Review: 14 BLADES 錦衣衛 (2010) | Casey's Movie Mania | Movie Reviews, Features & Others

Sunday, 23 May 2010

Review: 14 BLADES 錦衣衛 (2010)

Review: 14 BLADES 錦衣衛 (2010)

Donnie Yen is Qing Long, the head bodyguard and top assassin of the Jin Yi Wei working for the emperor of Ming Dynasty. He leads a special army, which all equipped the famed "14 Blades", a set of deadly weapons stored in a box carried around on their backs. Eight of the blades are meant for torture, five for killing, and the last one is for suicide if a Jin Yi Wei member fails to accomplish his mission. They are ruthless and has no sympathy whatsoever. But the Jin Yi Wei brotherhood is quickly falling apart when Qing Long is betrayed by evil eunuch Jia (Law Kar-Ying) and corrupted Jin Yi Wei member Xuan Wu (Singaporean actor Qi Yuwu). Apparently, Xuan Wu is responsible for masterminding the killing of some of the righteous Jin Yi Wei members before leading the rest in a manhunt for Qing Long. Qing Long becomes a fugitive and manages to escape from the now-corrupted Jin Yi Wei. En route, he meets Qiao Hua (Vicki Zhao), daughter of the Justice Escort agency founder (Wu Ma) and kidnaps her. He warns her father to spread false information on his whereabouts or else he have to kill her. At first, Qiao Hua treats Qing Long as enemies but Qing Long has gradually found inner peace and starts to fall in love with her.In the meantime, a female assassin named Tou Tou (Kate Tsui) is sent over to seek and kill Qing Long at all cost. Rounding up the story, is Judge (Wu Chun of the Taiwanese boy band Fahrenheit), the leader of bandits who hunt for valuable goods.


REVIEW: So far, it has been a jinx for Donnie Yen when comes to wuxia pian genre -- with neither 2005's SEVEN SWORDS, 2008's AN EMPRESS AND THE WARRIORS nor PAINTED SKIN, manage to hit jackpot whatsoever. However, 14 BLADES manages to prove this is at least his decent role ever tackled. It's fairly entertaining as far as the genre goes, but remains a minor disappointment, no thanks to director Daniel Lee's pedestrian style-over-substance direction that plagues his recent efforts (read: DRAGON SQUAD and THREE KINGDOMS: RESURRECTION OF THE DRAGON).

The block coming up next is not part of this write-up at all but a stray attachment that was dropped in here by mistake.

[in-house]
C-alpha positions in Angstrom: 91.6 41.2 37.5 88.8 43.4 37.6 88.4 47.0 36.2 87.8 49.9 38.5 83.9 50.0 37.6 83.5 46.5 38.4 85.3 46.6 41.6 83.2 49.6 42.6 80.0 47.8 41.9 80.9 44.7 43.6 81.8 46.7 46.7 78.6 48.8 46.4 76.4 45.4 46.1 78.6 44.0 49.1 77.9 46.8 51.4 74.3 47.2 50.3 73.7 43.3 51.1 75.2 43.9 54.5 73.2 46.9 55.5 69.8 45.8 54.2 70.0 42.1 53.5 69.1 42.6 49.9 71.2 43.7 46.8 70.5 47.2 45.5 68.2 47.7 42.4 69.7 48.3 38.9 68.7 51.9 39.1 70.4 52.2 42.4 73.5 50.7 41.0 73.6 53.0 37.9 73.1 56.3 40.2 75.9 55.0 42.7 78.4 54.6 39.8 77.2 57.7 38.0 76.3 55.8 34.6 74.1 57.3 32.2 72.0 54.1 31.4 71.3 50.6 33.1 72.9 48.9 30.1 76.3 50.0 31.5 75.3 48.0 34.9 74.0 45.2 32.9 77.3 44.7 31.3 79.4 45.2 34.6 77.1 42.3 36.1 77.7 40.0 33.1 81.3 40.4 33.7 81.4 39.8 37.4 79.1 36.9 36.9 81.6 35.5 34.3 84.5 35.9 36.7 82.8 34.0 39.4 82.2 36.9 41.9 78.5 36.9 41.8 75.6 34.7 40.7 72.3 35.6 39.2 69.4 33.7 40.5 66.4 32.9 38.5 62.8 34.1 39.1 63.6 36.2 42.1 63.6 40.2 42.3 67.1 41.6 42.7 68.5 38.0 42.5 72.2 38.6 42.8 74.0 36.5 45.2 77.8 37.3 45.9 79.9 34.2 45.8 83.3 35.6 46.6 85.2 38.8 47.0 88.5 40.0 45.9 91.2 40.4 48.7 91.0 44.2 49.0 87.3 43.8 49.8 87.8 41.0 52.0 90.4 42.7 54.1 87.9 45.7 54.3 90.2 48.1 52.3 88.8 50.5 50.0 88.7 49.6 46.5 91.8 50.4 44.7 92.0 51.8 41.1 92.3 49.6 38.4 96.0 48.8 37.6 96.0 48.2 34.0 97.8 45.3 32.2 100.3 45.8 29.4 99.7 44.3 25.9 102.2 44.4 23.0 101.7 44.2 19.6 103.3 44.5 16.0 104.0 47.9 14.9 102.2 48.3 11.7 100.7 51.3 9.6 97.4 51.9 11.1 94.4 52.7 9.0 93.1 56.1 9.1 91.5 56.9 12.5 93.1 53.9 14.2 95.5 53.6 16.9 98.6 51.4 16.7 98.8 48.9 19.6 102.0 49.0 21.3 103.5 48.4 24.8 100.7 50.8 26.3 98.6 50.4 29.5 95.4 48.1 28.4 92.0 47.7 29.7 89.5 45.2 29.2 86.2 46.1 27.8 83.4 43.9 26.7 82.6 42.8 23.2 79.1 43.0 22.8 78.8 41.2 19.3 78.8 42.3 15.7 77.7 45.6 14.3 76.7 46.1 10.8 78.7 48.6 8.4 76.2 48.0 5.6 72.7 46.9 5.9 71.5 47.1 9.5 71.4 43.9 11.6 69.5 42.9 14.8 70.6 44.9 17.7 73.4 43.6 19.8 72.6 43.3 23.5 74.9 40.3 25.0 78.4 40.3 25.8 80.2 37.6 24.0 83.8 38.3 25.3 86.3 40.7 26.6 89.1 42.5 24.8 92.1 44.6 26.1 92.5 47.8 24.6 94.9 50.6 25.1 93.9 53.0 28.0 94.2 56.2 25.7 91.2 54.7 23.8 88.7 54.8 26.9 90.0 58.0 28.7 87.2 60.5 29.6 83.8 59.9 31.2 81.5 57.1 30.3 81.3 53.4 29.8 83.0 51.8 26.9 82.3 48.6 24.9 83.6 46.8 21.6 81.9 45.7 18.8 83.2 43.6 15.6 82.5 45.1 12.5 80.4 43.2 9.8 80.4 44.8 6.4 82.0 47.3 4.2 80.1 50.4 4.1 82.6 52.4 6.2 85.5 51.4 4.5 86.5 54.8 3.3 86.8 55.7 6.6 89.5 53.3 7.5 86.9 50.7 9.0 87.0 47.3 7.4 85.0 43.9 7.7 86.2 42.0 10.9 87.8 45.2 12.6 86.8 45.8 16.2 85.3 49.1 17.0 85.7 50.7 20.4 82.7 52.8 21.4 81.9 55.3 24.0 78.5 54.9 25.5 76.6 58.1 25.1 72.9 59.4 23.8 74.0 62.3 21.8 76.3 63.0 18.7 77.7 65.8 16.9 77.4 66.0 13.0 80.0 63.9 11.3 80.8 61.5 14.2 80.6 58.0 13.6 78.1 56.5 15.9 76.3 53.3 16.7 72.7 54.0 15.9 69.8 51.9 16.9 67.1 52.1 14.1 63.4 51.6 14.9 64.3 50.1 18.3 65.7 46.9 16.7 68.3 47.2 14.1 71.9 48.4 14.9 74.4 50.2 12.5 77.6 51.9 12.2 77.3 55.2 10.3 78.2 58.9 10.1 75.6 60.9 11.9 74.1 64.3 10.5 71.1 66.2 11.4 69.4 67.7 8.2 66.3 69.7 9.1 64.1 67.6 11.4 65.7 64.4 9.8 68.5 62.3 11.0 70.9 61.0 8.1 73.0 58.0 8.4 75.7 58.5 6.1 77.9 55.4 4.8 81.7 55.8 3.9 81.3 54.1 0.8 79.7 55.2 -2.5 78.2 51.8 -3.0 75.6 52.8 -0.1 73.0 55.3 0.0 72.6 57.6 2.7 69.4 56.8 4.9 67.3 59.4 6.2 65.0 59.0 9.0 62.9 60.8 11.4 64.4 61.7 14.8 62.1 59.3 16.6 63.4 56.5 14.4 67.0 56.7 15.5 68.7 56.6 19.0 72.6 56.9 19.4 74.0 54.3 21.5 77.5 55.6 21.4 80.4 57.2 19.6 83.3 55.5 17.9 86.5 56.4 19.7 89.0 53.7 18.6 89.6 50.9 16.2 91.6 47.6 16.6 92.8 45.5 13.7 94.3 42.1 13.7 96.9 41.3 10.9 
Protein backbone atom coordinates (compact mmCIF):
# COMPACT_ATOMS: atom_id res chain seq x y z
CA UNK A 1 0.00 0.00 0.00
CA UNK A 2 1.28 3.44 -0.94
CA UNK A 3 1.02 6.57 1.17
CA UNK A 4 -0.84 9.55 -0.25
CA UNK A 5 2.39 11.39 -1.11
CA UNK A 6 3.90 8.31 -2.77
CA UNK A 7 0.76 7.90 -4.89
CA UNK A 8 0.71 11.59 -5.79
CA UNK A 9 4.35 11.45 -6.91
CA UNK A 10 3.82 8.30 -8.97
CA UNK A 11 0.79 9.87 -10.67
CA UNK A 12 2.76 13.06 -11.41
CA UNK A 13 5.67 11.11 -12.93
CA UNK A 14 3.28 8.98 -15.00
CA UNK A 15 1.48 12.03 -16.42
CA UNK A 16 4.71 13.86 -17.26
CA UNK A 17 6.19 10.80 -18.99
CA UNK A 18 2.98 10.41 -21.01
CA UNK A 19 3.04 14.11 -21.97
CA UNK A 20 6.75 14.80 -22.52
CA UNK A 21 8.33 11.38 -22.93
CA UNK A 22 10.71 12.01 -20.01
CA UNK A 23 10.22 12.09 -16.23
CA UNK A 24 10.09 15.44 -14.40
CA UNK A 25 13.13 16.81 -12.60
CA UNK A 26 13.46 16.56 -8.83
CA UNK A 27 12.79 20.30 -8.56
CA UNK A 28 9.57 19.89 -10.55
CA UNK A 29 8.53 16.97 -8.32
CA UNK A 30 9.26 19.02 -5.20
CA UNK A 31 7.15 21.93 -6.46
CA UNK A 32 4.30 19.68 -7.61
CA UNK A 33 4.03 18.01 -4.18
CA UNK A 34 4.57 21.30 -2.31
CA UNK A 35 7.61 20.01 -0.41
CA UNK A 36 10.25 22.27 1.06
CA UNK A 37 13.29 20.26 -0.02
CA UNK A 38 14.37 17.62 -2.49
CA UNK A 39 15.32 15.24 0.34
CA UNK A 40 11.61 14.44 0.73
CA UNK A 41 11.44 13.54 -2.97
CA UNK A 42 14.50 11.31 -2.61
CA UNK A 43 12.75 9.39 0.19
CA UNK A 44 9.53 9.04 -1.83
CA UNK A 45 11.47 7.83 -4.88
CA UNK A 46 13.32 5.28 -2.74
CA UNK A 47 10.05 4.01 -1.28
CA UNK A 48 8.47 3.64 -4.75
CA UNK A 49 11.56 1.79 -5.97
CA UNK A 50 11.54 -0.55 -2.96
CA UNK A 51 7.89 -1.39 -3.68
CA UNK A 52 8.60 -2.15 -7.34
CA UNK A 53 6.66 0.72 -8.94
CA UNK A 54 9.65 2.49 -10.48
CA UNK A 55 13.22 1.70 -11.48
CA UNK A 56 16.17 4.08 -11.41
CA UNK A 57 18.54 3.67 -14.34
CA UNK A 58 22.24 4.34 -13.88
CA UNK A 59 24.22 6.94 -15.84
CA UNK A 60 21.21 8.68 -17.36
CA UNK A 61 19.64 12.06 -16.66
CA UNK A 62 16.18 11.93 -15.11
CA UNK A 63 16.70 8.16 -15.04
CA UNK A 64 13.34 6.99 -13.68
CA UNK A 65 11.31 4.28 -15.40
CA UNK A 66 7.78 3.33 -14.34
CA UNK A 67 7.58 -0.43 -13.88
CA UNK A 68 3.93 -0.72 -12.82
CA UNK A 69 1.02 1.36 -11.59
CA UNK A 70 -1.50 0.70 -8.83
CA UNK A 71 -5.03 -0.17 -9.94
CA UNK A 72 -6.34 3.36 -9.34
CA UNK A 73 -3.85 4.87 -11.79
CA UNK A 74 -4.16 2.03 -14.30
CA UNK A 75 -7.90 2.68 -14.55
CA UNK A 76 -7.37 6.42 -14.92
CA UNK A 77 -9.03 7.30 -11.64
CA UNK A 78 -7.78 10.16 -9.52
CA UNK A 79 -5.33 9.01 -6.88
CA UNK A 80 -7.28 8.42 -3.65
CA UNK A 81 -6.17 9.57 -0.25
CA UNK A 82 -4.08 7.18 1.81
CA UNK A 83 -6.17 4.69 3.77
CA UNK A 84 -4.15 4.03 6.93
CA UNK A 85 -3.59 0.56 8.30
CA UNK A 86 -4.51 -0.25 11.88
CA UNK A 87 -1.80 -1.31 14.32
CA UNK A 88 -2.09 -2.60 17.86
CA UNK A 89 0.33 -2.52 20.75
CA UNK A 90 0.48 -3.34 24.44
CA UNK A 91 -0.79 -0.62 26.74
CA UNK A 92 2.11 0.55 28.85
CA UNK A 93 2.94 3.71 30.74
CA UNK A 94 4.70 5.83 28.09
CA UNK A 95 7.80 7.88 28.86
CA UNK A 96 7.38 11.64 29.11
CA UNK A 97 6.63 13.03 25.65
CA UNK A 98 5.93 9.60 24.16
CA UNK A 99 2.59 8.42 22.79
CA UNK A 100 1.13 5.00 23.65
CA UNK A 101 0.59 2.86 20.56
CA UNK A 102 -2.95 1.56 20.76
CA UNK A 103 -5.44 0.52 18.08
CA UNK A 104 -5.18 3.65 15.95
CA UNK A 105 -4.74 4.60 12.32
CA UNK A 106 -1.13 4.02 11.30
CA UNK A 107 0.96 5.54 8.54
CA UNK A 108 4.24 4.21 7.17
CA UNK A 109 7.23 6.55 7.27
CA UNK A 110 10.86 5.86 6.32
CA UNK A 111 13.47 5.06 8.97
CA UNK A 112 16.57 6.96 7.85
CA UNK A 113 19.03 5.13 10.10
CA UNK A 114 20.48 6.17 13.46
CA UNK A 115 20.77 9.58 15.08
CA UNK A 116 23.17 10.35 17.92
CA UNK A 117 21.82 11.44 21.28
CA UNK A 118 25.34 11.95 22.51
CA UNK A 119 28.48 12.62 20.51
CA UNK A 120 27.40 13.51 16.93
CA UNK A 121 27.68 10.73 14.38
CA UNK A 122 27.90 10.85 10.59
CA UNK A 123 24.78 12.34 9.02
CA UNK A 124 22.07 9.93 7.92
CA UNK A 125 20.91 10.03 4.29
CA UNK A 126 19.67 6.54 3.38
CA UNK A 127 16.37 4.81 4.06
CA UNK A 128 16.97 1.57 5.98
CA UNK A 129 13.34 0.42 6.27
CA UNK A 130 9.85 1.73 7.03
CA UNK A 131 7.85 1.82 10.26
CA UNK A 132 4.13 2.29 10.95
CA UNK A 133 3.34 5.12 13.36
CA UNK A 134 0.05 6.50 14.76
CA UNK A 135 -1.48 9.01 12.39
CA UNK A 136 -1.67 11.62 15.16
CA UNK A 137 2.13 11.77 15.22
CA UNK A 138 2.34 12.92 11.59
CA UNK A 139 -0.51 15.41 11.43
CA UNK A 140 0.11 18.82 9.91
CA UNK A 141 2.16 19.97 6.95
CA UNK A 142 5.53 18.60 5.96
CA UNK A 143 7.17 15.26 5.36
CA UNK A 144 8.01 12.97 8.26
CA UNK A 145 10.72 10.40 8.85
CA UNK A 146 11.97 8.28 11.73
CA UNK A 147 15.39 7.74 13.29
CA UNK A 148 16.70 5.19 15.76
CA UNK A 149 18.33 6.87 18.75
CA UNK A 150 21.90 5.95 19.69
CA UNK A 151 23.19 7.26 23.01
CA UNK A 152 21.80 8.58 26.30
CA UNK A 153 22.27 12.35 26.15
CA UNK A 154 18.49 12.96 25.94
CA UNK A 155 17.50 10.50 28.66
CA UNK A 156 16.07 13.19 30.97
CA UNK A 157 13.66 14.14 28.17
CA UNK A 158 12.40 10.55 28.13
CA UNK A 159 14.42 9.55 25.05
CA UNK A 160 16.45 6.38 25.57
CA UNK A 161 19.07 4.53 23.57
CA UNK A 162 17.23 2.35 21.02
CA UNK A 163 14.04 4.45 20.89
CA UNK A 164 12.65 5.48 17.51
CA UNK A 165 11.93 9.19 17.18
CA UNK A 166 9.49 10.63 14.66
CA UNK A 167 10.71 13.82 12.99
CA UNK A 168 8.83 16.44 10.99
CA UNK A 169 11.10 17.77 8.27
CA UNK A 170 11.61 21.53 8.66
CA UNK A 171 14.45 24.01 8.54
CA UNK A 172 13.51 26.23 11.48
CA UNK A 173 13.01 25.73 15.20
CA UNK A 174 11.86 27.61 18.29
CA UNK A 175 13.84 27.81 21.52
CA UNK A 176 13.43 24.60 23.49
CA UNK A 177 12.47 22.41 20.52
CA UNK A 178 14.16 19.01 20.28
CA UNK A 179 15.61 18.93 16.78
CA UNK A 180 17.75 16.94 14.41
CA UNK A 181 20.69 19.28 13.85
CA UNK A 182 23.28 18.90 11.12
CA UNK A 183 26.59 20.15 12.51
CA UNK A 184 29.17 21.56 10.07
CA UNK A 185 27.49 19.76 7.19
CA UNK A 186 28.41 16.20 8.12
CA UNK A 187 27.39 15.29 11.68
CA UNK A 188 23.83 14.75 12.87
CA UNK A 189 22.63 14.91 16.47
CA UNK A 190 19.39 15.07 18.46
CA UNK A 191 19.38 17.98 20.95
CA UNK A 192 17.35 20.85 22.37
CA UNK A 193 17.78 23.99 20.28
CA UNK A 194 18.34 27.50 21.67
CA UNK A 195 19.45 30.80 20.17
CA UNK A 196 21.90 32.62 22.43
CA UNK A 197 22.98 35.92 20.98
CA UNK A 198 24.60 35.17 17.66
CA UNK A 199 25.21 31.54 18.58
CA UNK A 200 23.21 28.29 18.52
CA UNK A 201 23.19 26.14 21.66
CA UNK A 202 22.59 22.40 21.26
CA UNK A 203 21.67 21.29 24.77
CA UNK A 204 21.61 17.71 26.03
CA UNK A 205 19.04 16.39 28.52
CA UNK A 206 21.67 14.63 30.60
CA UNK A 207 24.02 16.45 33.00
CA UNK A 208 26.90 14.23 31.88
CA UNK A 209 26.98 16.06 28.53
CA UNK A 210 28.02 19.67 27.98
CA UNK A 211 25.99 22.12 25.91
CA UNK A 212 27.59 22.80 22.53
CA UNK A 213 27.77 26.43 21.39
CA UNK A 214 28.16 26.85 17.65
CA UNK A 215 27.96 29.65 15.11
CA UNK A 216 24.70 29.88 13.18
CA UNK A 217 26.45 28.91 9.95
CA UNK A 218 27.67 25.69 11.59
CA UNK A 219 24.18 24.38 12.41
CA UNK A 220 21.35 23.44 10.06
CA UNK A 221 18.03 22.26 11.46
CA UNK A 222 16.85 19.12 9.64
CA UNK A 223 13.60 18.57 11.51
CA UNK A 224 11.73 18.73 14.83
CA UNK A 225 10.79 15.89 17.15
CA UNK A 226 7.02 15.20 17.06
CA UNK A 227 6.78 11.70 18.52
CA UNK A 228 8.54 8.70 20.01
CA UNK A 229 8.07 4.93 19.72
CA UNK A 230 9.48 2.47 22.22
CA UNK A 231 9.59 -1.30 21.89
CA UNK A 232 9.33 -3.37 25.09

Daniel Lee and Abe Kwong's screenplay is painfully routine which filled with stilted dialogues and over-expository scenarios. At times it's quite a chore to sit through, but thankfully the action scenes manage to save this movie from a total failure, if not up to the expectation as the hype suggests. Among the highlights is the "spinning coin" duel between Donnie Yen and Wu Chun, a forest brawl between Kate Tsui and Wu Chun, and a duel-to-the-death scene in a ruined temple between Donnie Yen and Kate Tsui. The fight scene is quite stylish and entertaining to watch for, except the fact that Ku Huen-Chiu's so-so choreography and the ever-annoying presence of CG to enhance the set-pieces spoiled half the fun.

The cast is moderate at best. Donnie Yen is wooden as always, except that he comes good when he is engaged in fisticuffs. Thankfully, the rest of the supporting actors manage to bring some necessary gravitas to their respective roles. Vicki Zhao brings a better-than-average performance as Qing Long's love interest; newcomer Wu Chun strikes an engaging presence as the dashing Judge while manages to convince the viewers with his own fight scenes. Kate Tsui is wickedly playful as the sneaky assassin Tou Tou, though her occasional grunts during the fight scene are pretty annoying.

Technical credits are decent and eye-catching, especially it's gorgeous costume design that evokes the exotic touch of Middle-Eastern undertones.

Just like Daniel Lee's previous directorial efforts in DRAGON SQUAD and THREE KINGDOMS: RESURRECTION OF THE DRAGON, 14 BLADES is all style but little substance.

1 comment:

Anonymous said...

crz: boooring....